That films are an integral part of our life is no hyperbole. Cinema, because of its wider reach and accessibility, is no less than a mirror which helps us reflect on a host of issues.
The likes of media platforms such as YouTube have allowed amateur filmmakers and students to come forward and voice their concerns regarding anything and everything under the sun. From blood donation to physical disability to the ever-growing problem of child abuse, countless videos are being churned out by students in with an intent to mobilise public opinion and bring about a desirable change.
Here are a few notable mentions that have student filmmakers behind the camera.
Made by the students of IP University (BJMC), Batch of 2015, the seven-minute film throws ample light on how a student with physical disability is looked down upon by his own classmates. Furthermore, the film also brings to light the stigma associated with disability. The protagonist is repeatedly tormented by his own batchmates before proving his mettle in the most unusual manner.
The film would go well with those searching for some badly-needed inspiration. It portrays the journey of a 19-year-old from the depths of the oblivion to the heights of self-confidence.
Despite some crude camerawork, the message conveyed within the film is loud and clear. Also, the background music (by Swiss musician Adrian Von Ziegler) complements the melancholic atmosphere created within the film.
Made by the students of Vivekananda Institute of Professional Studies, this one sheds ample light on the positives surrounding blood donation. Despite being shot on a shoestring budget, the camerawork and background score are top notch.
The film begins with a dramatized representation of an accident. The five minute long sequence featuring the accident is quite impactful and makes the viewer feel moved. The short film beautifully portrays the need to inculcate a sense of sensitivity towards accident victims. The fact that there’s a severe dearth of blood donors in India has been brought to light in this documentary. It is not just any other piece of videography delivering a social message, but attempts to call to the sensitivity and empathy of the viewer.
Helmed by Chandy Nanar from the North Eastern Hill University at Shillong, Juju brings the viewer closer to Joy Mathew, a lad man suffering from mental ailments. The short film, produced in collaboration with Central Institute for Mental Retardation (CIMR) shows us the inspiring journey of Mr. Joy Mathew; he is the heart and soul of the documentary.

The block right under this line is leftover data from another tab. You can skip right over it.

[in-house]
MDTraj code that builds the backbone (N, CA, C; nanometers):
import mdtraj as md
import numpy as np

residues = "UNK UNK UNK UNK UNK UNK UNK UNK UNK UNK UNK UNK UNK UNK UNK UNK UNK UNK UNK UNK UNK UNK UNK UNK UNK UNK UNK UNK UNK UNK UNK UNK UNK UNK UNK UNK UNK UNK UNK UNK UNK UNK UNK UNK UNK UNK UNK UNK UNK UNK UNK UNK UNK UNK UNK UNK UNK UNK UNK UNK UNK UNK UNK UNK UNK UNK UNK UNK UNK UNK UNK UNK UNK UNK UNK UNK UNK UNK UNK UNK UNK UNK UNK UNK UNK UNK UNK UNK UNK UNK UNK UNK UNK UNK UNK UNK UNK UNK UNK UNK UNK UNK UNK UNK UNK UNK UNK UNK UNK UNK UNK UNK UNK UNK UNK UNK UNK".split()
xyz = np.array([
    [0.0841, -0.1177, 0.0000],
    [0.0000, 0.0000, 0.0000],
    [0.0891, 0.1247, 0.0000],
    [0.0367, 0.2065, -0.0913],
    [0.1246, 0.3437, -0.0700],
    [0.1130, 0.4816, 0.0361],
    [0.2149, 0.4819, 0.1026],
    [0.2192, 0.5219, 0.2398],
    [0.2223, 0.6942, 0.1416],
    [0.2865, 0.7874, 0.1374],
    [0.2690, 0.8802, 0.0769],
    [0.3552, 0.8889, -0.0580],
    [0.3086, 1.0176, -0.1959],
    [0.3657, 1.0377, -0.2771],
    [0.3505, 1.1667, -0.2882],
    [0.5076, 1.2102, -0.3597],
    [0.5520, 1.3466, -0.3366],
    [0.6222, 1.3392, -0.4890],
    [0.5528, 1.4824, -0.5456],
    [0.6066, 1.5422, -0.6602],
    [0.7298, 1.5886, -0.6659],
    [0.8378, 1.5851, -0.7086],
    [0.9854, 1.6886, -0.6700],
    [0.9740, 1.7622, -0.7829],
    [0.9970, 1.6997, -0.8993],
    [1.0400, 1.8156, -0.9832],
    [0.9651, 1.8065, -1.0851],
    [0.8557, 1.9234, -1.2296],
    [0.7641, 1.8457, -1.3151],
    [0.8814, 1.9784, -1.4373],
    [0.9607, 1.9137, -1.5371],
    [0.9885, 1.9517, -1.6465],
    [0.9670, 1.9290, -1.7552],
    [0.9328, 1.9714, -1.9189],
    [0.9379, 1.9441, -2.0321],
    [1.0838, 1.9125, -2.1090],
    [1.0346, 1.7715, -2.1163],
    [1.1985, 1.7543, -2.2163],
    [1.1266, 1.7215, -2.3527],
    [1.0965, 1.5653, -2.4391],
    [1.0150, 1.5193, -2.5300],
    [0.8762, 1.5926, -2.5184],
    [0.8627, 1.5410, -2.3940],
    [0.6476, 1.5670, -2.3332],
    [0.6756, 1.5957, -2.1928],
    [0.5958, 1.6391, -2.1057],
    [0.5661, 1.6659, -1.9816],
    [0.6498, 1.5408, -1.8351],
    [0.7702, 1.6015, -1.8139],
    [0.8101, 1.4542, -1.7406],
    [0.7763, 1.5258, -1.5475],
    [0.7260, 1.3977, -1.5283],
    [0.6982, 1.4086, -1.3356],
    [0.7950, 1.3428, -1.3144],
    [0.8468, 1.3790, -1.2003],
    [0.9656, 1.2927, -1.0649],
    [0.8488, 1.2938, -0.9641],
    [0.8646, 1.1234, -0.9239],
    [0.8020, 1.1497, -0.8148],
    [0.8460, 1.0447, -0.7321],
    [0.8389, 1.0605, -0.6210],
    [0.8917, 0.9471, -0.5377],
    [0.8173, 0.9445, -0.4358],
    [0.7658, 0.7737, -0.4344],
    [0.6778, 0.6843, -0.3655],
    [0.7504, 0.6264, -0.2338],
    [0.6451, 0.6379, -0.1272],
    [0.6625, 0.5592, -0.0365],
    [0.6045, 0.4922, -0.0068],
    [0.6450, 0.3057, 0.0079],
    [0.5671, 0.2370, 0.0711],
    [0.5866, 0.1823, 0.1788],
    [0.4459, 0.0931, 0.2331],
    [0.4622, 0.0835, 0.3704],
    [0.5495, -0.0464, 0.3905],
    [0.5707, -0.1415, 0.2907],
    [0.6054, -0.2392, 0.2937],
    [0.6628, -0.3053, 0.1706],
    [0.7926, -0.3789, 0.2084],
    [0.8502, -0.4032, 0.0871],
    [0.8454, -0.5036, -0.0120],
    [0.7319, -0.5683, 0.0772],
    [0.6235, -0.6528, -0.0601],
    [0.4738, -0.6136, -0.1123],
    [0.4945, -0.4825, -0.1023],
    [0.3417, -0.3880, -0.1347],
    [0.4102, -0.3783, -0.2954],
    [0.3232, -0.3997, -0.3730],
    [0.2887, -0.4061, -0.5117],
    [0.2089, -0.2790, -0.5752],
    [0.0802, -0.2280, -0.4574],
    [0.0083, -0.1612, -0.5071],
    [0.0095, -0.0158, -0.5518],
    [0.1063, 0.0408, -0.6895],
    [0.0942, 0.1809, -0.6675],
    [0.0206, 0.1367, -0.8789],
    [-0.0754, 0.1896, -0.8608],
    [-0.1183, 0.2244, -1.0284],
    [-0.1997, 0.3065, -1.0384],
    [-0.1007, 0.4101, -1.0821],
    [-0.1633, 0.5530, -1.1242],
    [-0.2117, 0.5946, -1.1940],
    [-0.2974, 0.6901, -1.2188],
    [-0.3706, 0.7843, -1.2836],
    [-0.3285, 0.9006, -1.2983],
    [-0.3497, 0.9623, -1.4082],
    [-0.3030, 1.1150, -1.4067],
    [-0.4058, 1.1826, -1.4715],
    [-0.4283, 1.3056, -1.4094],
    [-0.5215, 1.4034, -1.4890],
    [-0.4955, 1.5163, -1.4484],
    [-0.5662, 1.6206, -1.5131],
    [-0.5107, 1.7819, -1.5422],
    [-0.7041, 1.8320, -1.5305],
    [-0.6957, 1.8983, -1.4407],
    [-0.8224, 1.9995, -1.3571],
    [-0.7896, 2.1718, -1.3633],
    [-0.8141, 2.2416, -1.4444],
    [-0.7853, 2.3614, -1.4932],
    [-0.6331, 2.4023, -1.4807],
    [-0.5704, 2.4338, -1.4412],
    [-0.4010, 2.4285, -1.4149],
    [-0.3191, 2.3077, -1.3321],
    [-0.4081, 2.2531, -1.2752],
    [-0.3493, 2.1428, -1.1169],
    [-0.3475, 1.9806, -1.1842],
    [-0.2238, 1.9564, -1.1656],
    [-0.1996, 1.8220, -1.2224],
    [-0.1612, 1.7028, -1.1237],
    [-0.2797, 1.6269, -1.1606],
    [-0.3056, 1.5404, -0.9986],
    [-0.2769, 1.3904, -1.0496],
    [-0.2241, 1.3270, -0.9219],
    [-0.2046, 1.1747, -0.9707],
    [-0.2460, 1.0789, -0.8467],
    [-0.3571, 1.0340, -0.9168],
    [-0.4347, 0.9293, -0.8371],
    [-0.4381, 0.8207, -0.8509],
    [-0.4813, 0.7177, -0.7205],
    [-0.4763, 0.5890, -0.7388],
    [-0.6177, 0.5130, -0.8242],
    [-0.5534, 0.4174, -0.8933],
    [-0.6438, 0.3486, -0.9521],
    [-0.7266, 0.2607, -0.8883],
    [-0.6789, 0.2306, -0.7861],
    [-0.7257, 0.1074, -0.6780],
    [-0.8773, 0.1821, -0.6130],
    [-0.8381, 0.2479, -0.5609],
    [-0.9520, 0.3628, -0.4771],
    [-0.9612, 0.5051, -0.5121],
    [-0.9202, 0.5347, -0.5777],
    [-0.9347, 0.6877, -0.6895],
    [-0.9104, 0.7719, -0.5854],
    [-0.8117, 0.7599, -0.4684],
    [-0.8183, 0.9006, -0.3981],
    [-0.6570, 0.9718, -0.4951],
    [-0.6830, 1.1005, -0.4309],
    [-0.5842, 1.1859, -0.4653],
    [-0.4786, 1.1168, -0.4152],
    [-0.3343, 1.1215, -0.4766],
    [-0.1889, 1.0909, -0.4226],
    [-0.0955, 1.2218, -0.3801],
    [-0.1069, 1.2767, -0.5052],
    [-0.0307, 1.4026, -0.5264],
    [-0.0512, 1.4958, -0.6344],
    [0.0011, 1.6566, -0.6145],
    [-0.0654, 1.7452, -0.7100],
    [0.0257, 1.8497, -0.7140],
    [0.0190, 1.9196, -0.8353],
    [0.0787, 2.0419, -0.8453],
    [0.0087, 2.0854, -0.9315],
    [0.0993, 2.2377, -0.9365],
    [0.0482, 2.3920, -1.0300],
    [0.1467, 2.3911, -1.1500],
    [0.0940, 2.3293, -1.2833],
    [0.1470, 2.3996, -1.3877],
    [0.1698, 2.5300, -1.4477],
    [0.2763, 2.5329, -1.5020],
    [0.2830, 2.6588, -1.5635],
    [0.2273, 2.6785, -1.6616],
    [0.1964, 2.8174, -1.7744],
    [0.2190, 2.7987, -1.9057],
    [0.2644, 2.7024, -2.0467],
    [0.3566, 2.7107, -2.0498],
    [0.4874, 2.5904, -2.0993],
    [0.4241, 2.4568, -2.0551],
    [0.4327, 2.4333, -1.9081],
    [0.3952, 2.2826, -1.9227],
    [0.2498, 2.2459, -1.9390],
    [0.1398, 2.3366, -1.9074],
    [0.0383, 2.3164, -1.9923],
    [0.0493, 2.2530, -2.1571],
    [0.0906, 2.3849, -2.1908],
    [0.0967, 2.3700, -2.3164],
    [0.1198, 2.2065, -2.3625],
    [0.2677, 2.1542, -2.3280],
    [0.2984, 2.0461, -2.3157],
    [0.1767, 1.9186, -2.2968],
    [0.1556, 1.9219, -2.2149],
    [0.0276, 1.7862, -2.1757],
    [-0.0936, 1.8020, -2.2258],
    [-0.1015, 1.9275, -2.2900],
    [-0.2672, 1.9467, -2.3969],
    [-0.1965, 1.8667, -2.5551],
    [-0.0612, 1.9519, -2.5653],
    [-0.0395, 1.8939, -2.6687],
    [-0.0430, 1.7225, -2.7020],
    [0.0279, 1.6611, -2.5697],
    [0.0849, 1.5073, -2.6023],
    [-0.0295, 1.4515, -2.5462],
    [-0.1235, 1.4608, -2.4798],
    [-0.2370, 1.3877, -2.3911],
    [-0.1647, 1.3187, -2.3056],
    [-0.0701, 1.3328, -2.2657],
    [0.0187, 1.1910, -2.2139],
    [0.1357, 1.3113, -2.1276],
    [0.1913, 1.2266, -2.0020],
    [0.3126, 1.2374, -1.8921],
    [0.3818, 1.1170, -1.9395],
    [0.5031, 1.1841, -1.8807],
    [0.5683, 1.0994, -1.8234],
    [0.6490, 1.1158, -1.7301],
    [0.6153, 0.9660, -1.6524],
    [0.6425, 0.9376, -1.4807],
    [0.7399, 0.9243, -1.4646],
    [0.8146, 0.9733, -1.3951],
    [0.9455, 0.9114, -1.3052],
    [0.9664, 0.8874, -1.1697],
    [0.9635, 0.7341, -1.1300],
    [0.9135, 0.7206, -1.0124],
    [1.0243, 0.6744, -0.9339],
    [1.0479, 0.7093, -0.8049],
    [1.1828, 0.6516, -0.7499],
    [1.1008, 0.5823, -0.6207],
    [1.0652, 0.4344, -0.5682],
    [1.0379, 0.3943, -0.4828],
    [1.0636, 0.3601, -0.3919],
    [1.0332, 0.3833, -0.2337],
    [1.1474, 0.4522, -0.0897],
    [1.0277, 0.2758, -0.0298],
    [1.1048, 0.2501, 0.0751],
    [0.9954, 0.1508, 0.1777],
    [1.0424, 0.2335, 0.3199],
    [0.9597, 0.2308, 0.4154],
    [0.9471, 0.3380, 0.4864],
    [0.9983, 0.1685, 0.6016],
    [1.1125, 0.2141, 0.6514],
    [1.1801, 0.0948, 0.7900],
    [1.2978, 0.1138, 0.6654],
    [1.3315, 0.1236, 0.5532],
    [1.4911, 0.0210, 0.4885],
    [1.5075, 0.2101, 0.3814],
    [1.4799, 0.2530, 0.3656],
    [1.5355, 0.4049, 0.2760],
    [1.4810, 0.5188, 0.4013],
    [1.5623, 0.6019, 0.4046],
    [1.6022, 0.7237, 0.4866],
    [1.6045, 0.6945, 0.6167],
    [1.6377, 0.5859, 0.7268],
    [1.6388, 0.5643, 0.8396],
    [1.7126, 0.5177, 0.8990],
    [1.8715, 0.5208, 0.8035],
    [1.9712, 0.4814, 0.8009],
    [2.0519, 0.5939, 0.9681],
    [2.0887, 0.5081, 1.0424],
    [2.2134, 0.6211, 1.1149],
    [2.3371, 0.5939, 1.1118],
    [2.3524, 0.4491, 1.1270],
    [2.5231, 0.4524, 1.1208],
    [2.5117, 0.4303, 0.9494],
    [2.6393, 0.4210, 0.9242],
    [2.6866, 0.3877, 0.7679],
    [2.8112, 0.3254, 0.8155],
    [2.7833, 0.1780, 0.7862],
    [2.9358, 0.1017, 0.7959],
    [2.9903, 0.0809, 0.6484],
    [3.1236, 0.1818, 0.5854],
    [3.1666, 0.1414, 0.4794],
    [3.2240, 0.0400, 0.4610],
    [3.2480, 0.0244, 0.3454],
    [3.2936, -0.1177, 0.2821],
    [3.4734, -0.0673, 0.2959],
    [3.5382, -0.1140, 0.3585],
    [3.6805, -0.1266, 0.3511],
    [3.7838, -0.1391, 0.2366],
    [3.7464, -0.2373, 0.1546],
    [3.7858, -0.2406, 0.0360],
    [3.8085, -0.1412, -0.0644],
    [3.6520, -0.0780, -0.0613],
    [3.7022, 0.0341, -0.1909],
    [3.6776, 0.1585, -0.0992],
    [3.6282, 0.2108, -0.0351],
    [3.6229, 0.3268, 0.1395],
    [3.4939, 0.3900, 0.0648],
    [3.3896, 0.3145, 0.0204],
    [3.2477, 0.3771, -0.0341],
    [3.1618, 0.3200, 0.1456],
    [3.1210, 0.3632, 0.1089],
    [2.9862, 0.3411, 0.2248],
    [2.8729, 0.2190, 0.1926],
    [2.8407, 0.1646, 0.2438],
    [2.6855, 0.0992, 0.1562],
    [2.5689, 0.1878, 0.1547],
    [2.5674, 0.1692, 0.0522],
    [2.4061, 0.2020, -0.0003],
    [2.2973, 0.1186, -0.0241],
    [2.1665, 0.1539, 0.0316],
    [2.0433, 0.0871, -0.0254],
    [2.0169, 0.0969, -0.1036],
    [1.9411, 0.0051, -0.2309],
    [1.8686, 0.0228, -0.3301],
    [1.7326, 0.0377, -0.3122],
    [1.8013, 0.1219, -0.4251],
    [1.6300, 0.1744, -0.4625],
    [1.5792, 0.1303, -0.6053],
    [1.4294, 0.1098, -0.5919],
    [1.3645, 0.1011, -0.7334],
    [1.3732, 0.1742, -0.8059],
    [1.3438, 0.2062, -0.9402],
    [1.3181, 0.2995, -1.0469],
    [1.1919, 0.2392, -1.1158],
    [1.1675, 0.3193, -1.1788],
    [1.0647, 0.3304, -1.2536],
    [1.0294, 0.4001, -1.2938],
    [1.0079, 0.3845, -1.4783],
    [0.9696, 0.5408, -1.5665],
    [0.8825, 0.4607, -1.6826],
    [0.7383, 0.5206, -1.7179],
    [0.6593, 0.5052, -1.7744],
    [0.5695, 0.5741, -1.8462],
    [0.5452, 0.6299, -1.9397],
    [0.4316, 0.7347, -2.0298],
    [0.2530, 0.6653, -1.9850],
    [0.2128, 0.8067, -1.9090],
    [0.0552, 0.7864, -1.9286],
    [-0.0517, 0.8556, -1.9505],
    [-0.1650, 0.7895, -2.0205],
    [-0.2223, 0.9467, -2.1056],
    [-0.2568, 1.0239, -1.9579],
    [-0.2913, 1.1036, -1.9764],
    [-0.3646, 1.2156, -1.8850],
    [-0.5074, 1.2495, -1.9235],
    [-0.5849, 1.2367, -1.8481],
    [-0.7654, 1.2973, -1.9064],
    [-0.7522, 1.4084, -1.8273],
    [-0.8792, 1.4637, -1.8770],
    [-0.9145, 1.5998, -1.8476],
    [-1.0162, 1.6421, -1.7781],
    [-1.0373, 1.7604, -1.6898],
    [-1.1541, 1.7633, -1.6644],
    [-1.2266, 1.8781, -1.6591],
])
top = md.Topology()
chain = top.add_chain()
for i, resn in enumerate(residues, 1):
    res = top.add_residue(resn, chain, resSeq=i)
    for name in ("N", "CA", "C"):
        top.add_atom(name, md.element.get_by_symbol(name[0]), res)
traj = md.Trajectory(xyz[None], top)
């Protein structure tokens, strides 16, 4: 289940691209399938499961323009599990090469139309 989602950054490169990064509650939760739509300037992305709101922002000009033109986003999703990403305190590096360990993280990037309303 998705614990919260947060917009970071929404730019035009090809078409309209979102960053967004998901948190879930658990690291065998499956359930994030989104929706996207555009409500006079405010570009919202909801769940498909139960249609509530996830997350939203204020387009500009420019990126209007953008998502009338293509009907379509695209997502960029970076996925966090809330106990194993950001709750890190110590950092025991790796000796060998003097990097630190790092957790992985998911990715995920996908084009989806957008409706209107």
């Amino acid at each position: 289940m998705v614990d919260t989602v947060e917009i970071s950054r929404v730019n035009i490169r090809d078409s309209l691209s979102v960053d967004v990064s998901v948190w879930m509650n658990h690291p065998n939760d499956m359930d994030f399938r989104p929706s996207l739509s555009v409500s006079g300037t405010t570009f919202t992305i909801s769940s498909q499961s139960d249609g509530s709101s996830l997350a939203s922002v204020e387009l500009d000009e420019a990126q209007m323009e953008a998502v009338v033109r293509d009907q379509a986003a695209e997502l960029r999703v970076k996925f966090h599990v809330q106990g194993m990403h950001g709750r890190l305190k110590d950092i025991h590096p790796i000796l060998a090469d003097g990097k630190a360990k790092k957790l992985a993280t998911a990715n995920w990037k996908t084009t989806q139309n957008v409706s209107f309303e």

The narratives shows how he not just overcame mental ailments, but also the stigma associated with them on his way to becoming a mature and confident individual. The documentary features interviews with his mother (who happens to be a doctor) and father (who is an advocate).
For those feeling bogged down and unmotivated, the film comes as a breath of fresh air and would surely make you forget all your hardships. Simply put, the film not only motivates the viewer but also reinstates an age-old saying that nothing is impossible.
Made by Green Emerald Productions, Vivekananda Institute of Professional Studies and shot in a moving bus, this short film attempts to instill a sense of responsibility within the hearts of the urban youth.
The film begins with two friends talking while waiting for the bus to arrive. After the bus arrives and both protagonists board it, some unwelcoming frowns and stares by their co-passengers can be seen greeting them. A couple of women can be seen muttering words of wisdom but their words are as fragile as their actions. A few comments are passed and a few unwelcoming gestures are made by the co-passengers The movie holds a mirror to the paradox that India is.
The film showcases a caring side of the Indian youth. Youngsters in our country may have embraced the western culture with both their hands, but that, by no means, gives you an indication that the youth has lost its values and faith.
This has been directed by Naveen Sharma and Deepak Sharma. Without the shadow of a doubt, Seat No. 39 is one of the most touching short films you’d ever get to see. The protagonist is recollecting the events that made his train journey from Ahmedabad to Delhi memorable.
The opening shot of the film shows the protagonist sitting in a hostel room with countless fragments of broken thoughts flying through his mind. The story then enters into the flashback mode with the protagonist recalling how he met a beautiful lady co-passenger during the train journey to Delhi.
What stands out in the short film is the sweet and innocent depiction of romance. The entire scenario has a certain degree of naivety. This naivety adds a significant amount of charm to the entire story. There are moments wherein you want to cry. The film is driven by human emotions and in the end, the viewer is left with mixed emotions.
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